*Full disclosure - your humble scribe has also presented at this august forum. If you aren't tracking this series of top notch, on the air, lectures and discussion of current developments in risk management, well..., why not?
Quick Take 2:
Bang, Bang - You're Sued
News from the 2020 CLM Workers' Compensation and Retail, Restaurant and Hospitality Conference, courtesy of Safety National: the legal concept of "negligent security" is becoming more widely accepted. What does that mean? To oversimplify, it means that if a shooting occurs on your premises, you may have some legal liability even if the incident was unrelated to your business operations. More and more, you have a duty to foresee and defend against such events.
The article referenced above has a neat summary of how you can defend yourself from such claims, both before anything happens and afterwards, if the worst occurs anyway. There are, for example, four tests to determine "foreseeability," should you have reasonably anticipated such an event - the Imminent Harm test, the Prior Similar Acts test, the Totality of the Circumstances test, and the Balancing test. The author continues with a series of ideas for how to minimize the damages if such an event goes to trial. While the focus of this treatment is on the retail and hospitality industries, the same ideas apply to any commercial premises where your employees, your customers, or even members of the public may be present.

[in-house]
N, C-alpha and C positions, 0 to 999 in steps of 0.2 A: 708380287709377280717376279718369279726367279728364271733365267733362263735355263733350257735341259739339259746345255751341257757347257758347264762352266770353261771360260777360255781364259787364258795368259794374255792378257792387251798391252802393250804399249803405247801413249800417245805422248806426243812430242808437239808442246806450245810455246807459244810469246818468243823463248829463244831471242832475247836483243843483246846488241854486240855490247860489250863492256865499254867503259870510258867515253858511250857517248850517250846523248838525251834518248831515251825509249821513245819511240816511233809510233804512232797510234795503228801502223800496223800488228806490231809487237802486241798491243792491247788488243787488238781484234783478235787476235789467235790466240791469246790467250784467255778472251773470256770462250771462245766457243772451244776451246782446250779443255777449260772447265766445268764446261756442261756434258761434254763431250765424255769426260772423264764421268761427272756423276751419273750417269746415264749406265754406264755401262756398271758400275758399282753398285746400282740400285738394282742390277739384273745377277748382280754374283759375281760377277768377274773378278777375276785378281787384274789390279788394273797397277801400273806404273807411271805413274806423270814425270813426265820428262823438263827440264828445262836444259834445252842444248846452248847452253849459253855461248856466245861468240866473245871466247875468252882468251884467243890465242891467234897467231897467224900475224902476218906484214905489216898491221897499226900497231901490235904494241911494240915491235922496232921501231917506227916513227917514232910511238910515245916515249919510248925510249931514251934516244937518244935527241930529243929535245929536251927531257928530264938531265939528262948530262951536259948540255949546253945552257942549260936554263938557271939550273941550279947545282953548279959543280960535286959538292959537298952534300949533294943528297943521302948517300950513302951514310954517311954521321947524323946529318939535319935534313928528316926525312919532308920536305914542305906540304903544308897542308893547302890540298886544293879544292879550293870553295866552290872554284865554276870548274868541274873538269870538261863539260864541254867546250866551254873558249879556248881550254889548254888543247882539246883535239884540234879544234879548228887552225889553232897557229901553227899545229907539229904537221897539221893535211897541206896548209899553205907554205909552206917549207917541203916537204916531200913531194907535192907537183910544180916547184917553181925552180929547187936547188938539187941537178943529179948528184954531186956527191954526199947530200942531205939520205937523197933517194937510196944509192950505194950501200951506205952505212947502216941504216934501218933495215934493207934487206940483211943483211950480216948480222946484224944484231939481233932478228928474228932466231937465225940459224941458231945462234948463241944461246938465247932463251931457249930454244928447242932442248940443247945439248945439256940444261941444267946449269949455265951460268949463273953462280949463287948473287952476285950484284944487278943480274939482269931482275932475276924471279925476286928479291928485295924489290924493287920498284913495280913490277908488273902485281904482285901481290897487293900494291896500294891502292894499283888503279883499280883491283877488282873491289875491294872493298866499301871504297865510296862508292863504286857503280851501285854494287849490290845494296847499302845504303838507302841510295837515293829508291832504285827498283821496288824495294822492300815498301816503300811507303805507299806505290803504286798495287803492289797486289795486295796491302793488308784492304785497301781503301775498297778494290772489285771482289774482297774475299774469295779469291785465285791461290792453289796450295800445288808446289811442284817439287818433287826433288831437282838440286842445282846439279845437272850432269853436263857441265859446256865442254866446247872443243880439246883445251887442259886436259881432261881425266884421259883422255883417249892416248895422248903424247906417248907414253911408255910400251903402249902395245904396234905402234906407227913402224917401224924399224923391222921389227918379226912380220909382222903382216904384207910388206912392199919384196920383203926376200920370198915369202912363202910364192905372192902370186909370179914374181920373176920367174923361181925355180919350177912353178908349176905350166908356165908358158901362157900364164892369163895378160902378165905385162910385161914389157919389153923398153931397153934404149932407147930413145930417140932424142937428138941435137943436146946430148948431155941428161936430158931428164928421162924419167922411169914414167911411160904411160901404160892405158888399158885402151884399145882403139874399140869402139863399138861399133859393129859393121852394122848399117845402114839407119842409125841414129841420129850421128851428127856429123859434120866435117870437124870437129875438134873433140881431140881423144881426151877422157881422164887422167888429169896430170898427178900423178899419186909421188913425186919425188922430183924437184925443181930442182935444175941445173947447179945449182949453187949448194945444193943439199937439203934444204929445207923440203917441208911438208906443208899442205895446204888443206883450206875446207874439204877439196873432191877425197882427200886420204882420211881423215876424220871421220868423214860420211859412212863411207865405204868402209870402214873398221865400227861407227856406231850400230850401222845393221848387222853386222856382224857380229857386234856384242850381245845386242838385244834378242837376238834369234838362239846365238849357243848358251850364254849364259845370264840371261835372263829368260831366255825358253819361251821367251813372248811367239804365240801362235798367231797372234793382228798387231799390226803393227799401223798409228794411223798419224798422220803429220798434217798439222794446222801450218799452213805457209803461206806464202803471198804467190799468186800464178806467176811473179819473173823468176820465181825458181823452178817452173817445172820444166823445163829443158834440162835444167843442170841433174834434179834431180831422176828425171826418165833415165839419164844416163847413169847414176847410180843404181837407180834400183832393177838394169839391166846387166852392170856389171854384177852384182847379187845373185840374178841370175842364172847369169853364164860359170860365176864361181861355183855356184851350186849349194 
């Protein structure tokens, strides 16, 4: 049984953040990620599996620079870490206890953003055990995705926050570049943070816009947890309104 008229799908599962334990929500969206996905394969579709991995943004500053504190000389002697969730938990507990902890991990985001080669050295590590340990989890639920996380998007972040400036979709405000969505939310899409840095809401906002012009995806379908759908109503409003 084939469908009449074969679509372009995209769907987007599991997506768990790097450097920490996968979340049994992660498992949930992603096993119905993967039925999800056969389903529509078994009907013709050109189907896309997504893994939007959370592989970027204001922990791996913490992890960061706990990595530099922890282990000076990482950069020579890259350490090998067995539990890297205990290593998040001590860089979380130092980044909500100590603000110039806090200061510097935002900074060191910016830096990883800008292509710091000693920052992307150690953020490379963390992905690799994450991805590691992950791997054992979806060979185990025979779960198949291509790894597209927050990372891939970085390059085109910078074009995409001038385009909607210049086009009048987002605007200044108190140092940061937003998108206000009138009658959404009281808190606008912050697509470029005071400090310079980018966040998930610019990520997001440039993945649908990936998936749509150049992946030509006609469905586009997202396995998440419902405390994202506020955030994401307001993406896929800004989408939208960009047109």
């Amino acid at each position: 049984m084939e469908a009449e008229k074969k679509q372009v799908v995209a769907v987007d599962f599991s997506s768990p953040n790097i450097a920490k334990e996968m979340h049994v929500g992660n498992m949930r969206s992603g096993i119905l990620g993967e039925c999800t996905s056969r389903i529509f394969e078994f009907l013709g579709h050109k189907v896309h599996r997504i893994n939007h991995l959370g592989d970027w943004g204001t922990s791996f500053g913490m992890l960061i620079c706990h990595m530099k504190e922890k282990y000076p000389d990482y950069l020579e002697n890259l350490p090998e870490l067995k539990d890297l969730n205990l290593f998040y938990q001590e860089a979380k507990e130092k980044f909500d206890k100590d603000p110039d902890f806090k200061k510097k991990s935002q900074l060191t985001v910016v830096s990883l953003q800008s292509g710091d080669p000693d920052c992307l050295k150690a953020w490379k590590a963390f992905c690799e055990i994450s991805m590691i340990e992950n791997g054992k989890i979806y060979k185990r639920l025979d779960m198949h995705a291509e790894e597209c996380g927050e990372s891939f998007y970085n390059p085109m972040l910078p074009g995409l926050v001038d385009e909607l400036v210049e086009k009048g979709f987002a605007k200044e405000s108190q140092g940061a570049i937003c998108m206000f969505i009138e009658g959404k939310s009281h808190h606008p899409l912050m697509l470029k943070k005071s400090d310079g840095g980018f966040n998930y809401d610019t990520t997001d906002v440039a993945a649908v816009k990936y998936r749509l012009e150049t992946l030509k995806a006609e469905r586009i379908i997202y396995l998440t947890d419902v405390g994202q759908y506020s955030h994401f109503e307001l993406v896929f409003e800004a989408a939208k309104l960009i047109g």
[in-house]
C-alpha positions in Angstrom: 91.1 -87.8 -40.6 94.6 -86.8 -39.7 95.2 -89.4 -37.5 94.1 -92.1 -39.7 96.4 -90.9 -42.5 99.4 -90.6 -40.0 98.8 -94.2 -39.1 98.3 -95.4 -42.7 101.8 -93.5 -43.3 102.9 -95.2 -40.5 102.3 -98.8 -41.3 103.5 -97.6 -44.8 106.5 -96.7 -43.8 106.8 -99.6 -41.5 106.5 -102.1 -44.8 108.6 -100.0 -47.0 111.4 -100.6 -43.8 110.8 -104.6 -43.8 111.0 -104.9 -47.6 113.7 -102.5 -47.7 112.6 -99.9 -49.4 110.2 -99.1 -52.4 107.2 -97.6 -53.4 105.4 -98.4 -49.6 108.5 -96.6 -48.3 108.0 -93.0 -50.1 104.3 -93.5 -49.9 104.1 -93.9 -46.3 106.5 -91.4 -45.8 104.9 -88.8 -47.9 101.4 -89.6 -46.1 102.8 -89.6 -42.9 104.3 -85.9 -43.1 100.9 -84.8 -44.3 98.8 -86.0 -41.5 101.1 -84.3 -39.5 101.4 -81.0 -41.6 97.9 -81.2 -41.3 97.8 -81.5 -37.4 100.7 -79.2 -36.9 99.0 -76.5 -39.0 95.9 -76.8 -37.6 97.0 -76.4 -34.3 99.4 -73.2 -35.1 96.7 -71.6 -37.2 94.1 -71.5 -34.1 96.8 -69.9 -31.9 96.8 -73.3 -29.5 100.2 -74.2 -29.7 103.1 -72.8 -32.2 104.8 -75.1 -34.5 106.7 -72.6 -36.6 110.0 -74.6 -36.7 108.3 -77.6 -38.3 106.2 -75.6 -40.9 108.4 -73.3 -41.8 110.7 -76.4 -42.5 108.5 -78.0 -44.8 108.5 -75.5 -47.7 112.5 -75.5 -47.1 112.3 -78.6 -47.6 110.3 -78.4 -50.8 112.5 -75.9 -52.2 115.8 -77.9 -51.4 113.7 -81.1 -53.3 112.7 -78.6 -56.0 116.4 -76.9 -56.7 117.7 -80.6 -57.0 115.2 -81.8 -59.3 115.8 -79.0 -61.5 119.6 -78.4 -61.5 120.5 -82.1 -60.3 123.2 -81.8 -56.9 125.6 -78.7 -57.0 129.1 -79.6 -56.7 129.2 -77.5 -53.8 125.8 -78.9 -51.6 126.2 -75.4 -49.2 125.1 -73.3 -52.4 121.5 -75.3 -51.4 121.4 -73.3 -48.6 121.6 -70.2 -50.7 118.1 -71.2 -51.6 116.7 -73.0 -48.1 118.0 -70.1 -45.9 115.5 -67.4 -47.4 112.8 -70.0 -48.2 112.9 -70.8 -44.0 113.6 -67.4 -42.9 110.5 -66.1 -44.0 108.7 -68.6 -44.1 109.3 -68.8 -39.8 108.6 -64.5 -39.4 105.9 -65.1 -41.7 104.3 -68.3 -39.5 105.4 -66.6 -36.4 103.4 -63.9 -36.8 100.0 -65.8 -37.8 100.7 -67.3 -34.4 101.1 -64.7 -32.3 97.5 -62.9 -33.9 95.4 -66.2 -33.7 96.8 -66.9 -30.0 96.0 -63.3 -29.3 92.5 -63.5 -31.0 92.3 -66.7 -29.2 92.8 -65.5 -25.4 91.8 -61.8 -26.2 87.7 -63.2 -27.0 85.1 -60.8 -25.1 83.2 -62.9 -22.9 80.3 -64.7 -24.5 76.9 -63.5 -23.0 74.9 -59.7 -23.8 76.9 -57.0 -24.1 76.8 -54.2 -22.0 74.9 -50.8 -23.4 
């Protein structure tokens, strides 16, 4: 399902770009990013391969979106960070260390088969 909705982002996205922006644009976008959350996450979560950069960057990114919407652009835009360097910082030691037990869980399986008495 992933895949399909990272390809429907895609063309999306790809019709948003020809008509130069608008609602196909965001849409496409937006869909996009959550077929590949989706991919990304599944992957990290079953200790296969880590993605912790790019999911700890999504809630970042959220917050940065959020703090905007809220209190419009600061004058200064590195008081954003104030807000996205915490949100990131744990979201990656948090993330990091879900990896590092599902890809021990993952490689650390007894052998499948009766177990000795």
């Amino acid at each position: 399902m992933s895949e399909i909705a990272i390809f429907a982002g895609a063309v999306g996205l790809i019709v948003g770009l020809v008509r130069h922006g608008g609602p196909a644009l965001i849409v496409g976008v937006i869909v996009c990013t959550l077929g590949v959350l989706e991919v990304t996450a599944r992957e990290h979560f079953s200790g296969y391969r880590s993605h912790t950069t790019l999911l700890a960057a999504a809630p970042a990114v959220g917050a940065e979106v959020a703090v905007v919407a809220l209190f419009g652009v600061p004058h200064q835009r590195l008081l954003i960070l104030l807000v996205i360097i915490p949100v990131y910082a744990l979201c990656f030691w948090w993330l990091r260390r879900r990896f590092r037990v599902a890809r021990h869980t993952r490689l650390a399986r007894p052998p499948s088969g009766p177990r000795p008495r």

Should you worry? Well, here's some information compiled by the government: "The Office of Victims of Crime statistics reports that the numbers [of mass shootings] are trending upward. Over the past 10 years, the number of mass shootings was 2.4 times greater than the previous decade - from 1998 to 2007. Of those that have taken place between 2000 and 2015, the majority were in businesses." Yeah, that sounds kind of worrisome.